This is an entry in an ongoing series for 303 Magazine, which will provide a range of local album reviews. It is our intention to highlight the talents of local musicians, whether veterans to the industry or newcomers. Like the bands, the album can be fresh or something we just haven’t had the power to take off repeat in the past few months. Check out previous entries in the series here.
Paint has to grace a canvas, fabric has to be cut and a guitar has to be strung. A masterpiece has to start somewhere — and for Paul DeHaven, the blood, sweat and tears put into an album are “art unto themselves,” as he puts it, not just as a finished product.
DeHaven is a staple of Denver’s music scene, as the former guitarist of Paper Bird who broke up in 2017. He was also a part of alt-rock band Eye & The Arrow. The biggest challenge he is facing as a solo artist is simultaneously working as an independent artist. “In some ways, it’s just me out here on a limb,” he confessed. “Luckily, I’ve had some major experience with this whole music thing.”
DeHaven’s first solo album King of Gold — to be released tomorrow, July 5 at Hi-Dive — ventures to places his previous group-work didn’t dare. He said this is not by design but rather because the work is a fuller expression of him and not a democratic collaboration with a group. He bends genres far more, and it is clear how personal the content comes. The new project may hinge on the past but he doesn’t let it hinder his new sound. Furthermore, the eight-track release is the best reintroduction to DeHaven the music scene could have asked for, though he never left.
“It was really good for me as an artist to take the reigns, be independent and make bold decisions and stick with them. You know, wandering through the soup of self-doubt and coming out the other side unscalded,” he said. “I got to try out every stupid idea, and keep the good ones, and go down every rabbit hole. Which probably takes longer, but I wasn’t beholden to anyone’s time but my own. So that is okay by me.”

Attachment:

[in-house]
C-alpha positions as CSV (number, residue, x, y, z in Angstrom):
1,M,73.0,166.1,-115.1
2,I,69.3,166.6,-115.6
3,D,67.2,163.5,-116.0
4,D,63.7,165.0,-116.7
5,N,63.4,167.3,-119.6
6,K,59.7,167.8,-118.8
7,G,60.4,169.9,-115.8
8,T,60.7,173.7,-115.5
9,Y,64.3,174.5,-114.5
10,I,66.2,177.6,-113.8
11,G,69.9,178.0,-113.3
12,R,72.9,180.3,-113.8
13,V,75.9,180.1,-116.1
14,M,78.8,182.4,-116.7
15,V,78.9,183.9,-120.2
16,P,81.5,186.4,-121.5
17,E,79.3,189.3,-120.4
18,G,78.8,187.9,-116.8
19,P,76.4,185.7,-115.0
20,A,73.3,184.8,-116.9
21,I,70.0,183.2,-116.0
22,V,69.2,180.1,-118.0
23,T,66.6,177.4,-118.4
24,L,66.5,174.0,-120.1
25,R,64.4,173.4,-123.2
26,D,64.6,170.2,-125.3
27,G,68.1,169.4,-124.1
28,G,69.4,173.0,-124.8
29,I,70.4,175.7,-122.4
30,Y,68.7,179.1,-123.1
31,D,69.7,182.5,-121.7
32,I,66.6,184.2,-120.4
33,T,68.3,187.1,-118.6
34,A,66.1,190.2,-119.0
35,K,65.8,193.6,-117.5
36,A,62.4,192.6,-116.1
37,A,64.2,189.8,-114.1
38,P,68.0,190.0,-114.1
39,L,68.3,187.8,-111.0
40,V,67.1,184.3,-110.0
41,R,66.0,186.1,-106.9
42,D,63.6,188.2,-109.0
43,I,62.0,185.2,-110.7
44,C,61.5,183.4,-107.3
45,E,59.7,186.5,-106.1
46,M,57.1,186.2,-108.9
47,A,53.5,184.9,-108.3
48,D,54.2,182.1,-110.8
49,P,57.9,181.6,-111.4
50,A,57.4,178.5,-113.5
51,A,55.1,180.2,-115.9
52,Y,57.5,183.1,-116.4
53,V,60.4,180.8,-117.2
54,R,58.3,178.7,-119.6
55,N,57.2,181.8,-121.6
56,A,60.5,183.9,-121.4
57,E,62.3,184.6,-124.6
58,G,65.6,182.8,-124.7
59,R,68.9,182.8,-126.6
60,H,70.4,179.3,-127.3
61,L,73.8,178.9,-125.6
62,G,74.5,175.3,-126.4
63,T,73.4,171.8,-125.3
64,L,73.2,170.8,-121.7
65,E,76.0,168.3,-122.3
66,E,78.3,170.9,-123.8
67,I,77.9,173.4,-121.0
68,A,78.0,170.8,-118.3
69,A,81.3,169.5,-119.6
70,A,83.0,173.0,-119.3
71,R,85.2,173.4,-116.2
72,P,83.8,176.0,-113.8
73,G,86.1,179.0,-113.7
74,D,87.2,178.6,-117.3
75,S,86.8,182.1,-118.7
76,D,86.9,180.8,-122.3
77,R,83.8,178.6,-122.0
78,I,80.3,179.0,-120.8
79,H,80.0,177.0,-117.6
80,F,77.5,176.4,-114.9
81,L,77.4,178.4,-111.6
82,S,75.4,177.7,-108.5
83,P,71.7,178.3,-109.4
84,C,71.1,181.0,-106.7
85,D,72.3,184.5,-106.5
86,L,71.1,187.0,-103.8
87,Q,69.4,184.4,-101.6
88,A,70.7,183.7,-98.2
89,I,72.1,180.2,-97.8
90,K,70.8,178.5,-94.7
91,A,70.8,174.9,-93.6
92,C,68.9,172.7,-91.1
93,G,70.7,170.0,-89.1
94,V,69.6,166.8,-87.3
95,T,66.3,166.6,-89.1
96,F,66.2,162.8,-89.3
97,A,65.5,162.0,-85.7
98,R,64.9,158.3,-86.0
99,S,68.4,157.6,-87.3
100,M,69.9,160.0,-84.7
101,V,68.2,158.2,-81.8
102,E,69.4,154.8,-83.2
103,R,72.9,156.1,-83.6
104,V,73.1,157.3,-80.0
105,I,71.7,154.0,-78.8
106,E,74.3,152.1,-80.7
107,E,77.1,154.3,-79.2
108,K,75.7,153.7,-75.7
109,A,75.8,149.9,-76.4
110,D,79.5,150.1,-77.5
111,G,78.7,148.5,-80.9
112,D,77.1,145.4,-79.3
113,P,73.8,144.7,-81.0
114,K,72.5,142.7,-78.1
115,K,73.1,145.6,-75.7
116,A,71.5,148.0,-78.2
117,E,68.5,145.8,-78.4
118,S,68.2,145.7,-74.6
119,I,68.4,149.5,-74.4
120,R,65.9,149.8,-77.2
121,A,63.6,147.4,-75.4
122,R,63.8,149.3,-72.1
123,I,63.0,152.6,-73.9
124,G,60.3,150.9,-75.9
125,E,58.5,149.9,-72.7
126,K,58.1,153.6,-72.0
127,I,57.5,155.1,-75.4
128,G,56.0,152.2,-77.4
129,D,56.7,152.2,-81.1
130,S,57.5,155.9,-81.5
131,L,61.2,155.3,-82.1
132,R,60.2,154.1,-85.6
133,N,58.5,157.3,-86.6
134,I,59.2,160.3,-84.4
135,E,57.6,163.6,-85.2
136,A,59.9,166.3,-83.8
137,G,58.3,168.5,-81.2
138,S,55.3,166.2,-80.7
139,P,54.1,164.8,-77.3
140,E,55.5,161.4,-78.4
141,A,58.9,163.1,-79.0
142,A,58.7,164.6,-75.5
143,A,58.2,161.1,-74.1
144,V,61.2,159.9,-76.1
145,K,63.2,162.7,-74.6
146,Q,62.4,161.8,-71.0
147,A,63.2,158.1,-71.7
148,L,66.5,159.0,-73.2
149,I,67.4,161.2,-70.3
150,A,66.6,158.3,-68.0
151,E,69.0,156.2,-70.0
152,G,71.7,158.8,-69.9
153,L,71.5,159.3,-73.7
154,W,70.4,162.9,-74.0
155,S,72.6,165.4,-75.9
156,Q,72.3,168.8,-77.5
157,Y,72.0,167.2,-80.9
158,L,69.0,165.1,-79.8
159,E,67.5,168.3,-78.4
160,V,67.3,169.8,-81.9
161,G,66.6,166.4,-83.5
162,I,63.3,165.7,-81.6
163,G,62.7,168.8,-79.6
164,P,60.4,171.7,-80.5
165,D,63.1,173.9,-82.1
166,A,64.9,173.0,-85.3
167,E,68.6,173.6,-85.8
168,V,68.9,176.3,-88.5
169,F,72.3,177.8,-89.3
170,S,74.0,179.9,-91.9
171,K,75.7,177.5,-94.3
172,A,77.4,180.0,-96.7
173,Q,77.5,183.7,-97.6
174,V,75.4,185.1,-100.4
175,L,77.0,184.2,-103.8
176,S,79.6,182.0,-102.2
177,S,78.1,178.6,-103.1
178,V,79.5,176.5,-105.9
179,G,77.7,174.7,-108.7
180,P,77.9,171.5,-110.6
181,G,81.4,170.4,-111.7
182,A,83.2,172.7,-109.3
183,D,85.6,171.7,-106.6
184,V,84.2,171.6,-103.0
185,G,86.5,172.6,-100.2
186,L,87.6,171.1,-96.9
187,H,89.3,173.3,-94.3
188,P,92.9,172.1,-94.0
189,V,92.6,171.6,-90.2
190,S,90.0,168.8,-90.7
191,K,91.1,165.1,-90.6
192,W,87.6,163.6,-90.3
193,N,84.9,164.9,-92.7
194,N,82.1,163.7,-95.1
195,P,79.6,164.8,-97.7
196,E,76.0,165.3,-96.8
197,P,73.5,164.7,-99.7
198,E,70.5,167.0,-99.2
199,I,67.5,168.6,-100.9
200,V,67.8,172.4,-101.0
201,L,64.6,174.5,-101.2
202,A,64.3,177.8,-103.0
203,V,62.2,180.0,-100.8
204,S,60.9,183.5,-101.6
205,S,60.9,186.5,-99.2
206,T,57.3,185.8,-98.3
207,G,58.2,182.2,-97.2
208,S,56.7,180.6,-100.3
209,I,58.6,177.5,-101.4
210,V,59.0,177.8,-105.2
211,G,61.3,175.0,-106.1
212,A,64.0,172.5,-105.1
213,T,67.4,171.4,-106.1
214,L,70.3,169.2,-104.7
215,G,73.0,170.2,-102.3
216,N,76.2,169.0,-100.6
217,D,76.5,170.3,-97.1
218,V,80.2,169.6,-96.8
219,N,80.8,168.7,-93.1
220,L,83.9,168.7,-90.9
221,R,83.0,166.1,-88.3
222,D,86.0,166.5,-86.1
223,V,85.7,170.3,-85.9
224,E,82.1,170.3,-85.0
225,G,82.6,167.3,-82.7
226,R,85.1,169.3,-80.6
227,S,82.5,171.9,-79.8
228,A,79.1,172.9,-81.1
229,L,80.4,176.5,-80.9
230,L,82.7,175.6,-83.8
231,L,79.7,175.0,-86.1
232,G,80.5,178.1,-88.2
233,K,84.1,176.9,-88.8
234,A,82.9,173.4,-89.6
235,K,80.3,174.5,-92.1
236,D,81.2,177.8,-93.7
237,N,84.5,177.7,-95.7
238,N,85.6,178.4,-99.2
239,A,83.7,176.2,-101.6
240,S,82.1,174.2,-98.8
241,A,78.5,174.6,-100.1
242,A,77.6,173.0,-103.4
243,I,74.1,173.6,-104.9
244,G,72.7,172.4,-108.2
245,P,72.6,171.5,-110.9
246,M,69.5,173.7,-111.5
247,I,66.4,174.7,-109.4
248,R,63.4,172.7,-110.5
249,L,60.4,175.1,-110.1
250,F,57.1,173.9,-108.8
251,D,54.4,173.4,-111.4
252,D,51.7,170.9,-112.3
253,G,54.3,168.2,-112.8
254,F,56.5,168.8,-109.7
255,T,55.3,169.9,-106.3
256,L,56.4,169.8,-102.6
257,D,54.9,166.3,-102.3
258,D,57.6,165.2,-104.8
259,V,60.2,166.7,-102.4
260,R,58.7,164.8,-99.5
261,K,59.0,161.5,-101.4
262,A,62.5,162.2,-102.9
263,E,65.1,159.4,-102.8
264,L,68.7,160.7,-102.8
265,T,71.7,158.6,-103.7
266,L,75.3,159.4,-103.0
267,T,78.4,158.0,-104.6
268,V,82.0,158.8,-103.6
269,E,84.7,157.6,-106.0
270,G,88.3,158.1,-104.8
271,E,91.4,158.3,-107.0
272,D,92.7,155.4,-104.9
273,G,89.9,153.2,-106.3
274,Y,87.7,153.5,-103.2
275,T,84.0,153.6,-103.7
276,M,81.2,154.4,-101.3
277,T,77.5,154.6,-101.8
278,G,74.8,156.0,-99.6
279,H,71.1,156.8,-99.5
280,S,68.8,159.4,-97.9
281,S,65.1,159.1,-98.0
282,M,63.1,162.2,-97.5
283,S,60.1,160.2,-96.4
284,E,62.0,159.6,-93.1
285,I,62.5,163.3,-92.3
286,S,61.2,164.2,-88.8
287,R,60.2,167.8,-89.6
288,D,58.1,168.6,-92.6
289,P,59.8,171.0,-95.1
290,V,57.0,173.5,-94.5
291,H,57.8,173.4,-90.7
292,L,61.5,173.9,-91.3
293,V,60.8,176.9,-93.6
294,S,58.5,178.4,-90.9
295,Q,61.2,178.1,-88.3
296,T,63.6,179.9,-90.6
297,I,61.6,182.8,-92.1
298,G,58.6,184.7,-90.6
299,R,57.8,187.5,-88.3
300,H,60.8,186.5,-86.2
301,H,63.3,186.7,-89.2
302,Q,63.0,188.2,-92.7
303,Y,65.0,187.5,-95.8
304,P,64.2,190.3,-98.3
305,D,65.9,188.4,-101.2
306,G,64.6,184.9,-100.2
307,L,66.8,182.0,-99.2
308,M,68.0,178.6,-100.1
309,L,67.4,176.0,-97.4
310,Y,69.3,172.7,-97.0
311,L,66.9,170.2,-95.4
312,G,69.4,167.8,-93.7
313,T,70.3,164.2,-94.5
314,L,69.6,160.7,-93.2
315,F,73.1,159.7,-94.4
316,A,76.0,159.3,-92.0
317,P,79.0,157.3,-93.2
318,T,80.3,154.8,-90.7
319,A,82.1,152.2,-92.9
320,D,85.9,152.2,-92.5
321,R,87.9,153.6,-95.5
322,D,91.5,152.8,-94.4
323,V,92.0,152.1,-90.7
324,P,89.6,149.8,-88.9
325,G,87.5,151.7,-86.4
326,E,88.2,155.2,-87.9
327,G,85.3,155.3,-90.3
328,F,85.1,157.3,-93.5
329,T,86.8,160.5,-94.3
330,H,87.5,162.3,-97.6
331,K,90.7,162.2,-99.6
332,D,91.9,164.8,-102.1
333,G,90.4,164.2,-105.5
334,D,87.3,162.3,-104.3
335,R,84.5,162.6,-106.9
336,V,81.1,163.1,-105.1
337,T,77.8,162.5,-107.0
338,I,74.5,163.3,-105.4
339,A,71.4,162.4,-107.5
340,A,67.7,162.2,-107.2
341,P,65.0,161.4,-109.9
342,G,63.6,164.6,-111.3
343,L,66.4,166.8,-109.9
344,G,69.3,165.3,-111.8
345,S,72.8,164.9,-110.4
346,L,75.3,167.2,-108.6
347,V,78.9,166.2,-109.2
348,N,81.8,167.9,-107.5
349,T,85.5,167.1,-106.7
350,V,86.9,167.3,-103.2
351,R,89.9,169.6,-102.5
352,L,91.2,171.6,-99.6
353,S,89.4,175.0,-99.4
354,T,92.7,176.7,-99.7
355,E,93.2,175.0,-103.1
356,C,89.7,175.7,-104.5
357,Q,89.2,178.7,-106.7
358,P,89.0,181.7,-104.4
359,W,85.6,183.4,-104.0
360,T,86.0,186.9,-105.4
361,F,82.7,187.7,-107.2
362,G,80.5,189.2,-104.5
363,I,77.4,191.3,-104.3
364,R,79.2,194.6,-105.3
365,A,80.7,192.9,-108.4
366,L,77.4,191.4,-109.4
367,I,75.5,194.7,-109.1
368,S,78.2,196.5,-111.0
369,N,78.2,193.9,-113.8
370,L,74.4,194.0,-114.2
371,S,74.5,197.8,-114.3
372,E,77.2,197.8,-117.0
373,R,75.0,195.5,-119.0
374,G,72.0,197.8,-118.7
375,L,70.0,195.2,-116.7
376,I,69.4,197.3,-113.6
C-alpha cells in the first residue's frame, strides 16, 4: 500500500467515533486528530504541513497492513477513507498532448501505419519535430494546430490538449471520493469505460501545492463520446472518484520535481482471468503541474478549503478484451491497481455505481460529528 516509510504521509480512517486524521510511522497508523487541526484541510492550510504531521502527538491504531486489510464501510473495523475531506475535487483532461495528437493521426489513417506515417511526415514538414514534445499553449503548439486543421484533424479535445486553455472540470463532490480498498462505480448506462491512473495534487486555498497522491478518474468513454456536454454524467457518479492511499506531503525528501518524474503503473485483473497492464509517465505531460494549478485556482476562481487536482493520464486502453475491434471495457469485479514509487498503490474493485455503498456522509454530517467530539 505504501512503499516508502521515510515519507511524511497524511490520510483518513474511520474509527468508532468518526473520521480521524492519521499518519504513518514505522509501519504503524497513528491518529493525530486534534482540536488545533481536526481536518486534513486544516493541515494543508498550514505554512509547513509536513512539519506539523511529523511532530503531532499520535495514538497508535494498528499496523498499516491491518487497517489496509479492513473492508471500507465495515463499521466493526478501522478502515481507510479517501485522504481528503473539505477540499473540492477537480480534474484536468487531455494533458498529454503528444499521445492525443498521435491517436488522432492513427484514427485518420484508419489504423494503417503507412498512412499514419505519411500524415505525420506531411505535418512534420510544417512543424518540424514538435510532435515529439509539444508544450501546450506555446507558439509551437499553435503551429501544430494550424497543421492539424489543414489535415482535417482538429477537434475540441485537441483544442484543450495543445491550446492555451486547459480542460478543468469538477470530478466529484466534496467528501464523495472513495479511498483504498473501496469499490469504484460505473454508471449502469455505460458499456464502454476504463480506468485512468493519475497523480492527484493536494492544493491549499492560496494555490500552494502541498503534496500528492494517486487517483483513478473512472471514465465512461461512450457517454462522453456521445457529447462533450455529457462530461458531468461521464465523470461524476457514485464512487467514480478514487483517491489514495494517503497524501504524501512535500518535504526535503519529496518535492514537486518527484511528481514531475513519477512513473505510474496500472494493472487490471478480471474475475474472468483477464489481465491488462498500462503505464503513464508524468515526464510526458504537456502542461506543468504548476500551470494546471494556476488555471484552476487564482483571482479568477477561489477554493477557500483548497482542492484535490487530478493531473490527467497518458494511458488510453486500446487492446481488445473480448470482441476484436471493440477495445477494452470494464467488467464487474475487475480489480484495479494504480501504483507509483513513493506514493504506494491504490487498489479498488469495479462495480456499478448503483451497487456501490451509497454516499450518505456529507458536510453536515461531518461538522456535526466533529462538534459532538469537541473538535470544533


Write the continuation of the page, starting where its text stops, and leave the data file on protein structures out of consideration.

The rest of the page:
He struck ore with “No Gold.” The gravelly vocals are a road-worn prize, working overtime for the listener. Known as a guitarist, DeHaven relishes in the opportunity to use his voice. “This was my chance to let my voice be heard and sing from the heart, and really craft a collection of songs that worked together, from a similar perspective, with a — I hope — cohesive theme,” DeHaven said.
A Western swankiness takes hold of “Fountain Of Youth” — a sound remiss since classic folk. Less of a cowboy and more of an engineer, DeHaven wrote, produced and performed every song on the album. It is a joint effort between the many facets of his history — both musical and personal. King of Gold is a pensive reclamation of DeHaven’s musical dexterity. His vocal cadence sounds like gritty honey, both sweet and sharp. He thought out every instrumentation, planned to a degree of imperfect perfection popular within alternative-folk stylings.
“Self-reliance is a huge theme of King of Gold, so in a way, it’s fitting that the process matches,” DeHaven spoke of his work. “The song ‘No Gold’ screams and screams ‘there is no gold out there.’ The implication is that the gold lies within.”
He hasn’t lost his penchant for guitar either. DeHaven’s guitar sets the tone for each track it graces. The riffs meander along the album. Each melody plays with individuality, never stepping on the toes of mundanity. Yet, it all works together in harmony — just as he hoped.
“King of Gold is my attempt to alchemize the loss and disenchantment of our age and turn it into something real,” he said of the inspiration behind the album. “If not beautiful, [it’s] at least real and truthful, both with the loss of my band — which contained a big part of my identity for the past decade — but also in the grander scheme of the modern world [and] the death throes of materialism. It is the death for value, and the evaluation of value, with the goal of finding what really matters — what is true and beautiful and what has meaning and value. I don’t think the record offers any answers. And I’m okay with that. I think it’s a question everyone has to ask themselves and find their own answers.”